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The Bolton Appointment: How Scared Should We Be?


March 31, 2018
Daniel Lazare / Consortium News

Donald Trump's appointment of war hawk John Bolton is a cause for concern, Daniel Lazare writes, but what is perhaps an even bigger concern is that both major US political parties are dominated by war hawks.

https://consortiumnews.com/2018/03/30/the-bolton-appointment-how-scared-should-we-be/

The Bolton Appointment: How Scared Should We Be?
Daniel Lazare / Consortium News

(March 30, 2018) -- John Bolton is a hawk's hawk, a militarist who never saw a US war of aggression he didn't like. The best thing one can say about his appointment as national security adviser is that Trump will probably ignore him the way he does all his other advisers and fire him six months down the road. If so, the sky won't fall right away. But make no mistake -- it will soon.

Rarely has war fever in Washington been deeper and more broad-based. Everybody's jumping on board -- liberals and conservatives, Republicans and Democrats, human-rights advocates and neoconservatives. With the 2018 midterms fast approaching, it seems that the only choice voters will have is between a military conflict from column A and one from column B. Which will it be -- the clash with Putin that liberals are talking themselves into? Or the showdown with Iran that Bolton has long advocated?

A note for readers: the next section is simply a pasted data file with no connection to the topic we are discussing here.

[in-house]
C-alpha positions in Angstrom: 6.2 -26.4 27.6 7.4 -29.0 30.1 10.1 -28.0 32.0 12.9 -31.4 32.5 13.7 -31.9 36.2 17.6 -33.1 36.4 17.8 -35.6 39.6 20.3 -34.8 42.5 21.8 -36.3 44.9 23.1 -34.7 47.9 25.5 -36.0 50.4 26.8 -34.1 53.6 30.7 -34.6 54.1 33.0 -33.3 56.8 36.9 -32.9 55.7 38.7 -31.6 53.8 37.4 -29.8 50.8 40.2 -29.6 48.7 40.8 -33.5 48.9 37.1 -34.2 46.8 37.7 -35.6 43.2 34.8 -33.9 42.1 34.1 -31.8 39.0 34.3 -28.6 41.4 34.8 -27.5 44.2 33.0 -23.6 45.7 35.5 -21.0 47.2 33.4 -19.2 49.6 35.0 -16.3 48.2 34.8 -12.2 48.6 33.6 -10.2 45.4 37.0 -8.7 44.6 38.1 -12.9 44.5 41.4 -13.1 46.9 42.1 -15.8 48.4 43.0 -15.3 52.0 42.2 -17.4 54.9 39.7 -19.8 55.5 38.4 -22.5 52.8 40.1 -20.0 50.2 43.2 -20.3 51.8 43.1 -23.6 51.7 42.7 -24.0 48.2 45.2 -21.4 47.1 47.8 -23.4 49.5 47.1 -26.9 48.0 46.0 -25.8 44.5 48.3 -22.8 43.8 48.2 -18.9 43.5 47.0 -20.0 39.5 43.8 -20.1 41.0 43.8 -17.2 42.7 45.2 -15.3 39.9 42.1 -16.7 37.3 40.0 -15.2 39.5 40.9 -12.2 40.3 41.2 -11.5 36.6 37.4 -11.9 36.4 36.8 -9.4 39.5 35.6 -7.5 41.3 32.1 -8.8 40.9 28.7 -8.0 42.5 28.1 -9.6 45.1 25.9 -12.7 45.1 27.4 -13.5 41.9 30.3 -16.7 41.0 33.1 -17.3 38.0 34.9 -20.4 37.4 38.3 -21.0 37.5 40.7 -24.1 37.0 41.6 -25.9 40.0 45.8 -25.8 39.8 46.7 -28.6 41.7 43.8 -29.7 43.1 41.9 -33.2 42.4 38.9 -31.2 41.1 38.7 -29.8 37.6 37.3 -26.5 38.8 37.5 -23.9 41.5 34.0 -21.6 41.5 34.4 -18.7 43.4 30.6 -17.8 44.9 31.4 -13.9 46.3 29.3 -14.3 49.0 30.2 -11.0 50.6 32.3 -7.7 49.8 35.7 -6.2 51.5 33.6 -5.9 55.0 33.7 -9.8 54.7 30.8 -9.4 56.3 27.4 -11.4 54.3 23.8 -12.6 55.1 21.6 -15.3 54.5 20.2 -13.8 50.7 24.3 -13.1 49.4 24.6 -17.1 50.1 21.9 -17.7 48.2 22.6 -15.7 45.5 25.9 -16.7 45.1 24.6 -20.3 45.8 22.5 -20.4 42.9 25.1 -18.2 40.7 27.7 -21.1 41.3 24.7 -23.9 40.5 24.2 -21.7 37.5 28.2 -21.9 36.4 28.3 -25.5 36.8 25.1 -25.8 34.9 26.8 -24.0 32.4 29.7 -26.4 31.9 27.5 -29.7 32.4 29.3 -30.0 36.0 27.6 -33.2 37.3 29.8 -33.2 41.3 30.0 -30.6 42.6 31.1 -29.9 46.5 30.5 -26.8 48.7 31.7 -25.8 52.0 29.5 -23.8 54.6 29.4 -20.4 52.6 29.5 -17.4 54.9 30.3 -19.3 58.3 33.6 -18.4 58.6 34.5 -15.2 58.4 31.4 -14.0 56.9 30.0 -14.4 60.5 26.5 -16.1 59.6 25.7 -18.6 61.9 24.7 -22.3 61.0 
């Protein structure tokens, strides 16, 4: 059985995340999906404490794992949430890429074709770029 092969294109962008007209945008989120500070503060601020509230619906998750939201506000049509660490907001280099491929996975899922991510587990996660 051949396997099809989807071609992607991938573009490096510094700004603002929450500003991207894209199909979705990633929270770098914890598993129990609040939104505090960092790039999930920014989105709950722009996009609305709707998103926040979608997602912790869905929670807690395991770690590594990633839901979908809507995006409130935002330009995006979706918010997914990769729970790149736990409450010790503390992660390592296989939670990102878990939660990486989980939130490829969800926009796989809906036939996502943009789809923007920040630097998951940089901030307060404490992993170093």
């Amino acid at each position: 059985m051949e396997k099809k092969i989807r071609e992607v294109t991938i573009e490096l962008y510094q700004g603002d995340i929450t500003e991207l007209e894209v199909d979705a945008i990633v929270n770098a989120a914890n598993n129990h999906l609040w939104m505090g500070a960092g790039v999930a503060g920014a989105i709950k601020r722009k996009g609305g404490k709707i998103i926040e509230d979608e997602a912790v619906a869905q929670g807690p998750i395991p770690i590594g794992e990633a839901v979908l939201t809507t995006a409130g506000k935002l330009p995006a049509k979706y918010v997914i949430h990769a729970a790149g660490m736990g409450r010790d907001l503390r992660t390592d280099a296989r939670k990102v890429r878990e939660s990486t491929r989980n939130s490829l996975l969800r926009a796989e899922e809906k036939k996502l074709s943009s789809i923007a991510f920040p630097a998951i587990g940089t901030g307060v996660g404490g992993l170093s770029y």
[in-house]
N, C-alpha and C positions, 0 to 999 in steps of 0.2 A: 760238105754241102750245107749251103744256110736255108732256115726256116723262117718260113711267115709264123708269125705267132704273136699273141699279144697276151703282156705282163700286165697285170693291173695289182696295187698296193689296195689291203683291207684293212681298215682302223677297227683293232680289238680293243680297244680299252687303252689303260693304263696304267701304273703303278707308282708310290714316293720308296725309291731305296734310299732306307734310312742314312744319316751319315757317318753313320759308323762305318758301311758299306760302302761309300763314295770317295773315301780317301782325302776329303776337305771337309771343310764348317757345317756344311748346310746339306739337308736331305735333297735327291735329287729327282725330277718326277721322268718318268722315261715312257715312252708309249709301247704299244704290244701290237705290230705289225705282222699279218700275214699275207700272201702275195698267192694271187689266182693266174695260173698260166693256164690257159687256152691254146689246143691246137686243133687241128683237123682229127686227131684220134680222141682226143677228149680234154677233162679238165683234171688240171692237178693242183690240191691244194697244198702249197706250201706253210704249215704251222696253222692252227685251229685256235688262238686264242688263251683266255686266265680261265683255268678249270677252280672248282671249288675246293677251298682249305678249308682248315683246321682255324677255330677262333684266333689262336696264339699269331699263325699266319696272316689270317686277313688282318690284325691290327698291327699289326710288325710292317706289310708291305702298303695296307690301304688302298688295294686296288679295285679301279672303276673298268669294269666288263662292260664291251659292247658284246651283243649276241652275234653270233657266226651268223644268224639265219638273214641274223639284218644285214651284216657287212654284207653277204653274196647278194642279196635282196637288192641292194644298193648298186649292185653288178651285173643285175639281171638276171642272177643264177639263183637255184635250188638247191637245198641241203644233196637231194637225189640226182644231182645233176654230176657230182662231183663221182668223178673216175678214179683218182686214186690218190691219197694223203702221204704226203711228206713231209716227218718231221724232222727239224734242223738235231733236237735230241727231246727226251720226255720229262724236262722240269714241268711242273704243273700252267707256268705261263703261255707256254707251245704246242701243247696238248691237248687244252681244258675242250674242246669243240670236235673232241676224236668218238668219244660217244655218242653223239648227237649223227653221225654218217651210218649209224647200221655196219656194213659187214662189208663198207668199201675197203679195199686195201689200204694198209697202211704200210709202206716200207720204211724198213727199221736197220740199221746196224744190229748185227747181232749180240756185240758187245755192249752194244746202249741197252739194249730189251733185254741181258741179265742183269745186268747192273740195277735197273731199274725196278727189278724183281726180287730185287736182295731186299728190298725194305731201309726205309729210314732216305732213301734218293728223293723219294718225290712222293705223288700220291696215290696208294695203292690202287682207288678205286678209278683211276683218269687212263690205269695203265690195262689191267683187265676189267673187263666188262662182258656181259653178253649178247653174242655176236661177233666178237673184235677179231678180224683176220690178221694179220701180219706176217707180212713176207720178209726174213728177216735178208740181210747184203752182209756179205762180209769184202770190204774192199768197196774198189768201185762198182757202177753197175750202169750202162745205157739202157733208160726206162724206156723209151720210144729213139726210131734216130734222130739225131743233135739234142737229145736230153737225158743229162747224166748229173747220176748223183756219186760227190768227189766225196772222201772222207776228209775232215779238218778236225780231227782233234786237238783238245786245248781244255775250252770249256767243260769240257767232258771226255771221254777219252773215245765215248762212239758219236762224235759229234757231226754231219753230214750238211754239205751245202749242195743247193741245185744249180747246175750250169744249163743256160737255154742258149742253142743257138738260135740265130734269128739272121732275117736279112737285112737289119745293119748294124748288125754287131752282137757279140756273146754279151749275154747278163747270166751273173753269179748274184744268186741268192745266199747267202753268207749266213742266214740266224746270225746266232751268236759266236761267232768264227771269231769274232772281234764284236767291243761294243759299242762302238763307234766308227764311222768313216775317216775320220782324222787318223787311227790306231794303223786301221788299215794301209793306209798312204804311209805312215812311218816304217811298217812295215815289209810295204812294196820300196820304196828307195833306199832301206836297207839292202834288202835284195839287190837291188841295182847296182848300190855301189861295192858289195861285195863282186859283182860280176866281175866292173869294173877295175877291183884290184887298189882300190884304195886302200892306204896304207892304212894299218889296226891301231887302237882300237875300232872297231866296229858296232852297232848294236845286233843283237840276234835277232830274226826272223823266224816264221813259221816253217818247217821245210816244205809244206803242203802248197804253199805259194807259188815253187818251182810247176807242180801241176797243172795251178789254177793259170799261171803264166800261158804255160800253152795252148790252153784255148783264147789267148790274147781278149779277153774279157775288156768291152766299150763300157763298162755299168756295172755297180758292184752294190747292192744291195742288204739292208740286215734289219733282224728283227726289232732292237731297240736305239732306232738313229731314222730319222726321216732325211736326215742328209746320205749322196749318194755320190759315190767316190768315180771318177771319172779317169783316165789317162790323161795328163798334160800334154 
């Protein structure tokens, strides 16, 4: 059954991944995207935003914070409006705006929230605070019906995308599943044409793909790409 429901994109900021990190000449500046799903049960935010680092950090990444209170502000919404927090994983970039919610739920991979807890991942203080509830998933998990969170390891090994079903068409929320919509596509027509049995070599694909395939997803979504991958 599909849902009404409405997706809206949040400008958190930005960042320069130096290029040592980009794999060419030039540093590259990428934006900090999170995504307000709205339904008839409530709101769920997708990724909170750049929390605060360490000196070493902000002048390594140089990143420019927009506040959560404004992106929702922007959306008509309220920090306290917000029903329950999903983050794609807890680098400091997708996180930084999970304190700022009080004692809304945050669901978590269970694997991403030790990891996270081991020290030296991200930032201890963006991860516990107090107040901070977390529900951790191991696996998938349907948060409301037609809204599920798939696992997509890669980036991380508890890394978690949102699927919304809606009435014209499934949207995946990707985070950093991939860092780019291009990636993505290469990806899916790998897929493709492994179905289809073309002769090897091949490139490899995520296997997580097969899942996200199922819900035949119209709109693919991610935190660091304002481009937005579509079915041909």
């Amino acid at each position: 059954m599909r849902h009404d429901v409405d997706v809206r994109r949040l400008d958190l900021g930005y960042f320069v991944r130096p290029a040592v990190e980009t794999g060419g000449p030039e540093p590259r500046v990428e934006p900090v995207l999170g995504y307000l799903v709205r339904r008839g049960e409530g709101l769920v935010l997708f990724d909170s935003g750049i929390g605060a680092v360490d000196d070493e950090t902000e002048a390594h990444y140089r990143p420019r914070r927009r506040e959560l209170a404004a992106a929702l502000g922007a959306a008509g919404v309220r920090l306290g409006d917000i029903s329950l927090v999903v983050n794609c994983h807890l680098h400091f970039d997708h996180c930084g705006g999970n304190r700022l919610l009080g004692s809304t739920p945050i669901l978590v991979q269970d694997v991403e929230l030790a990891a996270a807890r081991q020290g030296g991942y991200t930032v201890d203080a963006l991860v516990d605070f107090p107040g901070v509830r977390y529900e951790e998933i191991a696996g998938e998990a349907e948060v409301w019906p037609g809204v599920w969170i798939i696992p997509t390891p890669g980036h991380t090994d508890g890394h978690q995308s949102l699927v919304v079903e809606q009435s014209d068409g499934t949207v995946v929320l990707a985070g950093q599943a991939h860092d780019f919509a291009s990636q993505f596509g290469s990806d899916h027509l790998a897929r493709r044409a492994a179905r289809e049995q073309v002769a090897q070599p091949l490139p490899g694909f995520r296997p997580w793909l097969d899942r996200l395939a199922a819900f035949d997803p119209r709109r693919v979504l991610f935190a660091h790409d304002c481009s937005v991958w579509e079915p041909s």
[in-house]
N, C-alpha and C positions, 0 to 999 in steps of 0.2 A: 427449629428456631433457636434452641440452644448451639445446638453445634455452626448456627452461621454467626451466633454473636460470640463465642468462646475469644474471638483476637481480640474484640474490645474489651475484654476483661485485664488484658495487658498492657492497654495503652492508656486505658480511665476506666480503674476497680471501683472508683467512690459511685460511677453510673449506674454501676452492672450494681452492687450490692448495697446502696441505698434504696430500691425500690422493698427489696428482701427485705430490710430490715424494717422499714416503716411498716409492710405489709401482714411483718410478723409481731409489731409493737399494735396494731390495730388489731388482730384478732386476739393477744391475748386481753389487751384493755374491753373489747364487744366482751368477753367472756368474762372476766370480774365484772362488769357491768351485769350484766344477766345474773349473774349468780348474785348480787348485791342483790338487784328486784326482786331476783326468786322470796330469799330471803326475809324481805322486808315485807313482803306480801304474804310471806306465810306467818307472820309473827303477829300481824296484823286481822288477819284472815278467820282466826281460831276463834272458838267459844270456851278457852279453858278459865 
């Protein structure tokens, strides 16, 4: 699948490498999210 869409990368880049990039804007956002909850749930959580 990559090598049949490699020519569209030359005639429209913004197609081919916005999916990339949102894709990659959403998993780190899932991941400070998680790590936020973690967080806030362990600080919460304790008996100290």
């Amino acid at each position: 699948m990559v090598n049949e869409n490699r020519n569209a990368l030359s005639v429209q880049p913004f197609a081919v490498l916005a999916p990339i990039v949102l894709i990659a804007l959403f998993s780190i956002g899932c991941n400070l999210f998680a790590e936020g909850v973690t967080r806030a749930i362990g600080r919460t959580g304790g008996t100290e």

It's a choice between cyanide and arsenic. One moment, Trump is threatening "Little Rocket Man" Kim Jong Un with "fire and fury" while, in the next, the New York Times is demanding that he take off the gloves with regard to the Kremlin. The title of a Times editorial on Friday, March 15, said it all: "Finally, Trump Has Something Bad to Say About Russia."

It blasted the Orange-Haired One for being slow to impose sanctions in retaliation "for the Kremlin's interference in the 2016 election" -- still unproven, by the way -- and of holding off "for reasons that have never been made completely clear." This last point was rich considering how often the Times denounces Trump as a "Siberian candidate" that Russia installed in the White House to do its bidding.

The editorial slammed Putin as "an authoritarian leader" who "has paid little or no price for his aggressions" in Syria and the Crimea, and it predicted that the Russian president "won't stop until he knows that the United States will stand up to him and work with its allies to impose stronger financial and diplomatic measures to rein him in."

If financial and diplomatic measures don't work, what then -- military force? Five days later, Editorial Page Editor James Bennet issued another schoolyard taunt, this time an editorial entitled, "Why Is Trump So Afraid of Russia?"

The occasion was a remark that ex-CIA Director John Brennan had just made on MSNBC's "Morning Joe": "I think he's afraid of the president of Russia. . . . The Russians, I think, have had long experience with Mr. Trump and may have things they could expose." (Quote begins at 5:05.) The comment was an excuse for yet more Times paranoia: